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Missing in action

WASHINGTON -- At the time of the Kevin Garnett trade, Gerald Green was regarded as a significant part of the deal for the Timberwolves. In Boston, Green had been considered a rising star, a developing shooter who only needed his head to catch up to his freakish athletic ability. Last season, in his second year out of Gulf Shores Academy in Houston, the 6-foot-8 swingman averaged 10.2 points in 22 minutes.

But in Minnesota, the 2007 Slam Dunk champion has been an afterthought. The stat sheet has read DNP-CD (Did Not Play-Coach's Decision) next to Green's name 10 times this season. Part of the problem is the Timberwolves' logjam at Green's position; Marko Jaric, Corey Brewer, Greg Buckner and Rashad McCants have gobbled up the minutes at the small forward and shooting guard spots, with guard Randy Foye likely to regain a prominent role when he returns from a knee injury in a few weeks. But even when he's played, Green hasn't wowed anyone, shooting 11-for-33 from the field while averaging 8.7 minutes in nine games.

"I don't know what's going on," Green said before Tuesday's loss to the Wizards. "It's a little hard to believe. I'm a good player. It's one of the toughest situations I have been in in my life."

The knock on Green is a familiar one: exceptionally talented but gets into trouble because of poor decisions. With Boston, Green would suffer mental lapses that resulted in a turnover or an open jump shot for the opponent.

Frustrated, Green has approached Timberwolves coach Randy Wittman on several occasions to discuss his role. "Coach told me my time would come," Green said. "I just have to stay positive, stay ready."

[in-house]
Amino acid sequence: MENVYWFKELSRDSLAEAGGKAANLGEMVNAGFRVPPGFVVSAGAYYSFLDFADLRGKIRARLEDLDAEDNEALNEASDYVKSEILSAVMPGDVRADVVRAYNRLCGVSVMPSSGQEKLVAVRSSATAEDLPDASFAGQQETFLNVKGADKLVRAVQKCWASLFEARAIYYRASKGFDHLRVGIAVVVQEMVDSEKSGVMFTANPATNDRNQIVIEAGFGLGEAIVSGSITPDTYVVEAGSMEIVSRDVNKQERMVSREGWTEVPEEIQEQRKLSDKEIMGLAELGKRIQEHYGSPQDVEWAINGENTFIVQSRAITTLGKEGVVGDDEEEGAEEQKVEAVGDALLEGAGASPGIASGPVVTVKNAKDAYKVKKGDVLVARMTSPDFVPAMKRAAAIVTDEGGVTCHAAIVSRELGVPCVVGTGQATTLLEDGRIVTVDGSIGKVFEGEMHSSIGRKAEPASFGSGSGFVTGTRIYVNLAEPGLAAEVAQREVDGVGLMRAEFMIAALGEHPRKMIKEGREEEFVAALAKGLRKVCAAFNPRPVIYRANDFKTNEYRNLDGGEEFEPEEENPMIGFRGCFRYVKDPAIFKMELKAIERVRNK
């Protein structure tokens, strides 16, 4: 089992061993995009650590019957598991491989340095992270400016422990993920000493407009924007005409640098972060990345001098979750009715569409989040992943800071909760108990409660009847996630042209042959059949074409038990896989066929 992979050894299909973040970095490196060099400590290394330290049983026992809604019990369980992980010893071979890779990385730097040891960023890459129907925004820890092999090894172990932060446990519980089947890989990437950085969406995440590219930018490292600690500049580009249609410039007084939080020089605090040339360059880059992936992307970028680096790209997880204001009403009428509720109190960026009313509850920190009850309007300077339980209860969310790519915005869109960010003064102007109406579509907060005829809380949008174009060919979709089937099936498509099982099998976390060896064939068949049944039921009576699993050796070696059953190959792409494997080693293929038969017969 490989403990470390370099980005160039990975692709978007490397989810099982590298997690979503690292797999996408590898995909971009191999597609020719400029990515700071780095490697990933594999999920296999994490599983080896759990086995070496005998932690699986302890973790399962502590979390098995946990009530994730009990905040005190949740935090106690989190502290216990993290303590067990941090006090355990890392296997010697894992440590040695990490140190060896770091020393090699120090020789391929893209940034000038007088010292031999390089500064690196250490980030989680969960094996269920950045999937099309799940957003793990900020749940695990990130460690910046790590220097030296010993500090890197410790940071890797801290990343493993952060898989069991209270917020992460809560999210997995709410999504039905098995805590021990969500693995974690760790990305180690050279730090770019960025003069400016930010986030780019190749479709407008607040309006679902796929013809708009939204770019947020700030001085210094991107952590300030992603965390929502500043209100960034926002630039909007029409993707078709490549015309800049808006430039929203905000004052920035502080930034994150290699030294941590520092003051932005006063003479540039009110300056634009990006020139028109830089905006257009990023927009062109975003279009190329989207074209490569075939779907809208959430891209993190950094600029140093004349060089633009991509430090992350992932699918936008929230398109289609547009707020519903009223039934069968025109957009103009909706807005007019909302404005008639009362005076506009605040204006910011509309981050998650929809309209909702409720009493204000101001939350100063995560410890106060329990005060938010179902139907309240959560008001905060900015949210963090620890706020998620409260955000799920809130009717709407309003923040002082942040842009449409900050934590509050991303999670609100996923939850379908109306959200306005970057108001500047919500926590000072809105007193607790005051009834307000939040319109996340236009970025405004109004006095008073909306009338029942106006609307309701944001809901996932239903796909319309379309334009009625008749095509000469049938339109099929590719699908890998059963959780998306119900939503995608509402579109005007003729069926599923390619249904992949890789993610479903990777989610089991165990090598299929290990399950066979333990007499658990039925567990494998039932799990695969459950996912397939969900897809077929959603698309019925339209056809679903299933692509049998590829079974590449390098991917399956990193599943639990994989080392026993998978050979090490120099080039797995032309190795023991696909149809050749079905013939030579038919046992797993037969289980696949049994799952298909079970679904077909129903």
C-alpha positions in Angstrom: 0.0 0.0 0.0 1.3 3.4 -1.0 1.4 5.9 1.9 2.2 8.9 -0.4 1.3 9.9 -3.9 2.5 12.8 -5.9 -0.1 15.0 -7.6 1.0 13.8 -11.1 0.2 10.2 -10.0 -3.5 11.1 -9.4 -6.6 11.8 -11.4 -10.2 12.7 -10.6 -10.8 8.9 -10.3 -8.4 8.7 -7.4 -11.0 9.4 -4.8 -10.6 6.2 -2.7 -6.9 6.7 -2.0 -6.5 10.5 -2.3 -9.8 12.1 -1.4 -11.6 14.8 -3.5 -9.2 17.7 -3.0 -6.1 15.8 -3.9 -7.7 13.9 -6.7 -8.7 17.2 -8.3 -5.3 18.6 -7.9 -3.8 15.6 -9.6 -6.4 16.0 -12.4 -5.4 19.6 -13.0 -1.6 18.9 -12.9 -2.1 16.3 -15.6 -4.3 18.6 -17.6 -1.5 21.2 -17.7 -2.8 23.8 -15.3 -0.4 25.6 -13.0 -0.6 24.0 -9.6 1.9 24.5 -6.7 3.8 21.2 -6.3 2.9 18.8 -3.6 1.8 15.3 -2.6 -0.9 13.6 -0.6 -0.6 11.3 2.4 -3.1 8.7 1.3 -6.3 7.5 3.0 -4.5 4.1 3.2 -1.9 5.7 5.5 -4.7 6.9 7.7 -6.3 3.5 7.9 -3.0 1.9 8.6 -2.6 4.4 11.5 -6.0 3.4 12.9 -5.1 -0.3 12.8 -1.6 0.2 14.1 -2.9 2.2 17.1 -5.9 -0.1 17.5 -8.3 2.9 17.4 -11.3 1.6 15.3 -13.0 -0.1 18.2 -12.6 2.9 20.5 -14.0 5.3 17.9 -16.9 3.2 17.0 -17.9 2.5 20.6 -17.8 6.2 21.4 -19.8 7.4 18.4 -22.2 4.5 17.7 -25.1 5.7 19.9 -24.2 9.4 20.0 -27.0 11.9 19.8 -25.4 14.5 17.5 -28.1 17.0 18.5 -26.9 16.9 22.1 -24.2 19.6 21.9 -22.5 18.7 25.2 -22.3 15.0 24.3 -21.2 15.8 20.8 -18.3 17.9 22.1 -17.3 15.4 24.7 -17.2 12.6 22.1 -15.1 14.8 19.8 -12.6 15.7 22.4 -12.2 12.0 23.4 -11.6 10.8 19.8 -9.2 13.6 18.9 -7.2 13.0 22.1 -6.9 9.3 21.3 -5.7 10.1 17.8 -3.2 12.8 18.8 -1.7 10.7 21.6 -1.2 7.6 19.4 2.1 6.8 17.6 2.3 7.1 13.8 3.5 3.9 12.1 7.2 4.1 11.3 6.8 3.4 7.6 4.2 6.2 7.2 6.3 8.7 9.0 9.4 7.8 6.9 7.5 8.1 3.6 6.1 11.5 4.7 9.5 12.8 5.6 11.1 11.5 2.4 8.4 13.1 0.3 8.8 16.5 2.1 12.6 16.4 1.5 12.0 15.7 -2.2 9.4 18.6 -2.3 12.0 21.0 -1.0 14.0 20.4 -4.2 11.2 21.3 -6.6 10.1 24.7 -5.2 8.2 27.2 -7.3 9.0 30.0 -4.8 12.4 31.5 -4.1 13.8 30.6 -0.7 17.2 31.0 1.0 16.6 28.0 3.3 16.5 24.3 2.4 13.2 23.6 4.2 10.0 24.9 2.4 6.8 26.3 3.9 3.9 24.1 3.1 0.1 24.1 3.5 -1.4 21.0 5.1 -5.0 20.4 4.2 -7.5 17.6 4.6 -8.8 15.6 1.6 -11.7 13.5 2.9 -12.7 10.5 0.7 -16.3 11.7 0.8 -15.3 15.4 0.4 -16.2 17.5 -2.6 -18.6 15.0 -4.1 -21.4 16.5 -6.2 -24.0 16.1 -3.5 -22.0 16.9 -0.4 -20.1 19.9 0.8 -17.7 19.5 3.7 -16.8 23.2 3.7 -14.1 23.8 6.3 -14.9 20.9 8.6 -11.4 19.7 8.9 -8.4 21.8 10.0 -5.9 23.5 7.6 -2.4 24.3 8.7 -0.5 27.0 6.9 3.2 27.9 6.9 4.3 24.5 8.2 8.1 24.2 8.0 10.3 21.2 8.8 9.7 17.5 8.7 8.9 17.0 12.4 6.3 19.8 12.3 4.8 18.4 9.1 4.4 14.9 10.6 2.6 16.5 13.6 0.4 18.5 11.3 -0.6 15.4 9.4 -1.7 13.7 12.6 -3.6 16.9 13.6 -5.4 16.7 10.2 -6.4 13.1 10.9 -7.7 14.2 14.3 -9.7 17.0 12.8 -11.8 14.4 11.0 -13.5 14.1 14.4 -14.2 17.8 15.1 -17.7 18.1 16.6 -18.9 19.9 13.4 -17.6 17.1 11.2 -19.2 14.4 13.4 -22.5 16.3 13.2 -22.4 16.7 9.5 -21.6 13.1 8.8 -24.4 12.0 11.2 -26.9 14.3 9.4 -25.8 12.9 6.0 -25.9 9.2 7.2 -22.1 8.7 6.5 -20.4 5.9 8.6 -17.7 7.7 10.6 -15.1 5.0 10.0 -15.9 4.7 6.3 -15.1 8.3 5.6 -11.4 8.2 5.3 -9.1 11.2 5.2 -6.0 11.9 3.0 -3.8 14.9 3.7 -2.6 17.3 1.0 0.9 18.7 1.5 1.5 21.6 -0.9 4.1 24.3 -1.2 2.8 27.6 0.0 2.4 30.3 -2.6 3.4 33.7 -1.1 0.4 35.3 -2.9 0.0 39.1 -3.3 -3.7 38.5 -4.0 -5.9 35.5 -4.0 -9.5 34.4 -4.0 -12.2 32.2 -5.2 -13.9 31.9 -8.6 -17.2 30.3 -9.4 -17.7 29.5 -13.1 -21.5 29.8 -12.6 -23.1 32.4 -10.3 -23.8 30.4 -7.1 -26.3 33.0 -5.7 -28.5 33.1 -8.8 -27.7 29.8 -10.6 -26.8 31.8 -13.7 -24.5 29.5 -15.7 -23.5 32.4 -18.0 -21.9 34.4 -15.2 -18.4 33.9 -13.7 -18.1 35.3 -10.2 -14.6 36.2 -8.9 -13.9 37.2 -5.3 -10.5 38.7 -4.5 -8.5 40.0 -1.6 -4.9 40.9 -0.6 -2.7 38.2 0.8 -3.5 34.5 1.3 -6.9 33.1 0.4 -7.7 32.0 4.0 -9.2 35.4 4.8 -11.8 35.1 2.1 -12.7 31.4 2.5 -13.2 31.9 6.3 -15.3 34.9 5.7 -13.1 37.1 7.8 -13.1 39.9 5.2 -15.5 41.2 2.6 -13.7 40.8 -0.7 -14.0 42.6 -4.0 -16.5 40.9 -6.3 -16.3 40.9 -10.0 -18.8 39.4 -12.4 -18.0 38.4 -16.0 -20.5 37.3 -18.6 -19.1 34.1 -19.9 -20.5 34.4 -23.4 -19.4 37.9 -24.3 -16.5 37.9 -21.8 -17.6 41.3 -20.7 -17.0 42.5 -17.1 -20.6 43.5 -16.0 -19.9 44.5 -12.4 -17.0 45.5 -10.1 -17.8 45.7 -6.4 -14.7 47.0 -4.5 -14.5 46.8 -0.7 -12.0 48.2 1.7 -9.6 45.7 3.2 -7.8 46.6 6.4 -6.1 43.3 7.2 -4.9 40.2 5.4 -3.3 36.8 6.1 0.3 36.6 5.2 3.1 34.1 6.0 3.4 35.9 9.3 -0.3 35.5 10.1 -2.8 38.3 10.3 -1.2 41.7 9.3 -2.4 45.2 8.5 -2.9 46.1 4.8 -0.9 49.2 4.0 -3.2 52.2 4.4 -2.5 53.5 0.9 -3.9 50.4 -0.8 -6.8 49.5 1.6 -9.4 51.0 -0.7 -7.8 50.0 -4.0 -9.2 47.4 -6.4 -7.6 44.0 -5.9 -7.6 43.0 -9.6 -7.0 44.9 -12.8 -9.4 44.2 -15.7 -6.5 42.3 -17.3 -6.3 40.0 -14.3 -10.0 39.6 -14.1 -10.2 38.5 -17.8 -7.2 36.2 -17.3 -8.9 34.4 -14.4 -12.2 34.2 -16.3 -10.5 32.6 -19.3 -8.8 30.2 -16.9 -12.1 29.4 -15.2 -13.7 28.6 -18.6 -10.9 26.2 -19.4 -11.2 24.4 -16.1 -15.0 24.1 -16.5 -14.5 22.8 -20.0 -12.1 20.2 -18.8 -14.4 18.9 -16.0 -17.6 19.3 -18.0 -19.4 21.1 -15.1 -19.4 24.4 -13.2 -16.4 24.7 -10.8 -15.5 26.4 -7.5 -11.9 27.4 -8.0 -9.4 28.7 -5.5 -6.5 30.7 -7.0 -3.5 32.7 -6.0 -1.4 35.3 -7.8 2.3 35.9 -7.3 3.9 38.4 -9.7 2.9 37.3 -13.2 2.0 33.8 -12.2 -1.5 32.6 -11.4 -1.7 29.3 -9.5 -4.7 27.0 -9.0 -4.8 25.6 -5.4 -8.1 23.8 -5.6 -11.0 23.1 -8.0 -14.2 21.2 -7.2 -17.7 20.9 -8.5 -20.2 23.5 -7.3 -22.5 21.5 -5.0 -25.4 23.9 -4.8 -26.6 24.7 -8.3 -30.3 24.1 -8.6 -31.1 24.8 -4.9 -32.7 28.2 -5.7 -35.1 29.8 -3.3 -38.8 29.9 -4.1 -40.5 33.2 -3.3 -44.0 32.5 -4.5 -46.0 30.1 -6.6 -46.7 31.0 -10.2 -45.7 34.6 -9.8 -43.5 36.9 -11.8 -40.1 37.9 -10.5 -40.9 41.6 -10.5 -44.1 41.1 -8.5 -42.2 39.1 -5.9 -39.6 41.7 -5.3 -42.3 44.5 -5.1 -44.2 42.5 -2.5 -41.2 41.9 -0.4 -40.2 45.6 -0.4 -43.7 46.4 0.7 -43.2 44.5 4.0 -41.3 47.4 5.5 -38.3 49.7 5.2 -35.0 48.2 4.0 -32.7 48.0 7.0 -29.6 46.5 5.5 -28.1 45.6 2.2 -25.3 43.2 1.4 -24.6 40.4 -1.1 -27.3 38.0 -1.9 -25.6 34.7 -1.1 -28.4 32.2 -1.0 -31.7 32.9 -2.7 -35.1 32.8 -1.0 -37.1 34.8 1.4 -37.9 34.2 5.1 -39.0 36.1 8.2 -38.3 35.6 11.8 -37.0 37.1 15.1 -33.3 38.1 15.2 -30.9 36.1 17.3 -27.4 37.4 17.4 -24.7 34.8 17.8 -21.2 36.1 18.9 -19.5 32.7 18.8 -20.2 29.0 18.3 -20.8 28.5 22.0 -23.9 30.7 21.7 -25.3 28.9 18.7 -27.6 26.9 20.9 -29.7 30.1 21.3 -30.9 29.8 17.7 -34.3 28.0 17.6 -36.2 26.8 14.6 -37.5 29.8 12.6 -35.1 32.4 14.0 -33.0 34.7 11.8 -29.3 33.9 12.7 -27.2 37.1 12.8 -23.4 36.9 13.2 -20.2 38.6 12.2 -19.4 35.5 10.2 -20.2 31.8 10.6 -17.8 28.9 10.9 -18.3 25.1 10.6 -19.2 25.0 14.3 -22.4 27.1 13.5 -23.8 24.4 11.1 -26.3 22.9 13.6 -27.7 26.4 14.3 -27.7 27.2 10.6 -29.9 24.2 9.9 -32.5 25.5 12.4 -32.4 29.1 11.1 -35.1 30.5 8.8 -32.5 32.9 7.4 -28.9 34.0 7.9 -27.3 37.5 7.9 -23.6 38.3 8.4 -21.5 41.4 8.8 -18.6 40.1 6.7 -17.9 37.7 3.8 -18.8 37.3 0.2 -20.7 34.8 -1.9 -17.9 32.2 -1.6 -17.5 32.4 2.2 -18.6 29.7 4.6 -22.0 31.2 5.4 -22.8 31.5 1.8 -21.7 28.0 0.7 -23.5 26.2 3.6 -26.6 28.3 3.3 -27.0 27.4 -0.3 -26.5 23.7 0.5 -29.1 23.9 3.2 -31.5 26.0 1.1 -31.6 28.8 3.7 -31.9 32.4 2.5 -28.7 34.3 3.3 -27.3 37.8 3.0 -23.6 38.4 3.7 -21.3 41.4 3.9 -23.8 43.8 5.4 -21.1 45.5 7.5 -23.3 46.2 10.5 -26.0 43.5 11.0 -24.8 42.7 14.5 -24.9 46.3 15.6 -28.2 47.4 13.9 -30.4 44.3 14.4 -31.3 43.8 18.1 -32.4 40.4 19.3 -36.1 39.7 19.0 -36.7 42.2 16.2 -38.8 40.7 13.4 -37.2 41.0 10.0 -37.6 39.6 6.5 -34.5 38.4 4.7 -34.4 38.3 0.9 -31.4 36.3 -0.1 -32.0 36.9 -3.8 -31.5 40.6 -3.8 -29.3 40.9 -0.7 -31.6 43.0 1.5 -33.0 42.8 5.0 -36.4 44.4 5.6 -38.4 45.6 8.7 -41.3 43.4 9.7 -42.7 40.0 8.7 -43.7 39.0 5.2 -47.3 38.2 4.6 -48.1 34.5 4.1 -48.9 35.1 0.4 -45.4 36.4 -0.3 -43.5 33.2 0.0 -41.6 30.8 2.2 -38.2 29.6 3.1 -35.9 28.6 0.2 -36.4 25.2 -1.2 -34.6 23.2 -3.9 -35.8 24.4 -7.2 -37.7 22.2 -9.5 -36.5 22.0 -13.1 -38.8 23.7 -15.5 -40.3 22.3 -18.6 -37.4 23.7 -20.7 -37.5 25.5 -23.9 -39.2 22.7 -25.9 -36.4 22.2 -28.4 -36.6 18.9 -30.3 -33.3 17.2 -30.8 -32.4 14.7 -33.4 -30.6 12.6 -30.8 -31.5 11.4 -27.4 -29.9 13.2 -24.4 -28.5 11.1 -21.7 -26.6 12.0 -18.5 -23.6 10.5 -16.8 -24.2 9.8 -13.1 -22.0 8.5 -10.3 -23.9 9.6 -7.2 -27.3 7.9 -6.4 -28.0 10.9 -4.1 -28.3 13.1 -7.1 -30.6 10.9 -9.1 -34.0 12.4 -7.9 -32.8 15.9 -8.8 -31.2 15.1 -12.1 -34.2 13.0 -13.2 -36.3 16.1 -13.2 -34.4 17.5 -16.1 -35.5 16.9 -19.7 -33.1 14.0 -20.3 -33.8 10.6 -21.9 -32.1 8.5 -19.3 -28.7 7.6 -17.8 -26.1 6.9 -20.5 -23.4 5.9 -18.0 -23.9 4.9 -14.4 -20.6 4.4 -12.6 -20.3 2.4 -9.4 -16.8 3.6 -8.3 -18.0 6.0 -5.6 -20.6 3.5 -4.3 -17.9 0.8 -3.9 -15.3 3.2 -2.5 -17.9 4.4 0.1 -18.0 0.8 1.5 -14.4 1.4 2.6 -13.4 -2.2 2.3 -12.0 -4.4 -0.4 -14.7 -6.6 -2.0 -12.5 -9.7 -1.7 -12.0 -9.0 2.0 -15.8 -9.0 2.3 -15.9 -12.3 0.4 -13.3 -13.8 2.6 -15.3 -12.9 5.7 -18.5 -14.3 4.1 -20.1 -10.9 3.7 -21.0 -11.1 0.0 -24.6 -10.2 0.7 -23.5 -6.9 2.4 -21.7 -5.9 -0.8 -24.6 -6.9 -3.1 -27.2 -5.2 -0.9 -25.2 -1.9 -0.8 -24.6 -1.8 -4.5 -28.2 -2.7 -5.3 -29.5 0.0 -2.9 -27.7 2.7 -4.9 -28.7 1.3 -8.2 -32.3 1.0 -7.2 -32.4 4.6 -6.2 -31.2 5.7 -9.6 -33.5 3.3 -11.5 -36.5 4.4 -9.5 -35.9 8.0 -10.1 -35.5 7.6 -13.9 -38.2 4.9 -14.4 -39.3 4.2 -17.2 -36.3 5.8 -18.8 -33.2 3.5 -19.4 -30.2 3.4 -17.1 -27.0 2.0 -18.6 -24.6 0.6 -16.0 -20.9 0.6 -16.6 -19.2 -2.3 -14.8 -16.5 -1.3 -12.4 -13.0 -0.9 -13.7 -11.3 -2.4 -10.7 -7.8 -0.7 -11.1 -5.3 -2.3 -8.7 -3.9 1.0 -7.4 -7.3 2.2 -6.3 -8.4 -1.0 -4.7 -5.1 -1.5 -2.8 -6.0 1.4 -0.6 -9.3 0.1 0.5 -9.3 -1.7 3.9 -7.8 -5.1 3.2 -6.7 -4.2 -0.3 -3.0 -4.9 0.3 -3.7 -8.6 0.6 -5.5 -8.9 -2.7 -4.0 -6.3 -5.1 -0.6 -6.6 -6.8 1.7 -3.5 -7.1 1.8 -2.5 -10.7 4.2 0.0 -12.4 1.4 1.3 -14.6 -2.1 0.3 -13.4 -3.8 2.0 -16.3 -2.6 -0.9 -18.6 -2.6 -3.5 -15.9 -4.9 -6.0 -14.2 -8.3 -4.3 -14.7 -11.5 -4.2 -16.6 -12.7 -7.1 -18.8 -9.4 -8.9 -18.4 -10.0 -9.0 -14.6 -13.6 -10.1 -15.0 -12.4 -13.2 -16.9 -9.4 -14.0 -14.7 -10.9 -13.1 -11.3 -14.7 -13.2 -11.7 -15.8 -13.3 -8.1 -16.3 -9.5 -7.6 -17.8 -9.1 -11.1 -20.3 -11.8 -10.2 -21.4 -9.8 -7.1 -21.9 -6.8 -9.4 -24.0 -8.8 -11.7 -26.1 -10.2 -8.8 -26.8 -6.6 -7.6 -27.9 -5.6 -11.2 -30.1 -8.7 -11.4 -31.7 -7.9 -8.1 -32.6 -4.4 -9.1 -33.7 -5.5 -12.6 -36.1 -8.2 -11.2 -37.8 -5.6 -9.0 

Said Wittman: "He's got to be patient. We have a lot of guys we're looking at [at his position] and I can't play them all. His opportunity will come."

When that will be is uncertain.

"If coach doesn't know," Green said with a smile, "then I sure don't know."

Teammates say Green has been a workhorse at practices, arriving early and staying late to work on his game.

"I think things are going to turn around for him," forward Al Jefferson said. "I know he's wondering why he's not playing. I talk to him all the time. Just because he's not getting a lot of playing time now doesn't mean he's not going to play later. It's a long season."

Said forward Ryan Gomes: "He has to be patient. We're trying to figure out who the top eight or nine guys are every night. We're both kind of battling the same thing. We have to stay positive, [and] when you get your chance, you have to be ready."

Strange as it may sound, Green may be fighting for his basketball life at the age of 21. The Timberwolves chose not to exercise the fourth-year option on his contract in training camp, meaning Green, the 18th pick of the 2005 draft, will be an unrestricted free agent next summer. And teams aren't exactly clamoring for a swingman who can't crack the rotation on the NBA's worst team.

"I definitely think about that," Green said. "I just feel like my back is to the wall. But if I'm going to go down, I'm going down fighting. I think I'm having great practices. I just can't see playing time. I guess I have to be better. Maybe they are looking at other guys. Maybe they are seeing things in me that I don't see. Whatever it is, I have to keep working on getting better."

That may not include working on a fresh repertoire of dunks for the 2008 contest. Green said that at the moment he is considering not going to New Orleans in February to defend his crown during All-Star Weekend.

"I don't know about that," he said. "I thought I would but now ... I just don't know."

For Green, uncertainty seems to be a recurring feeling.

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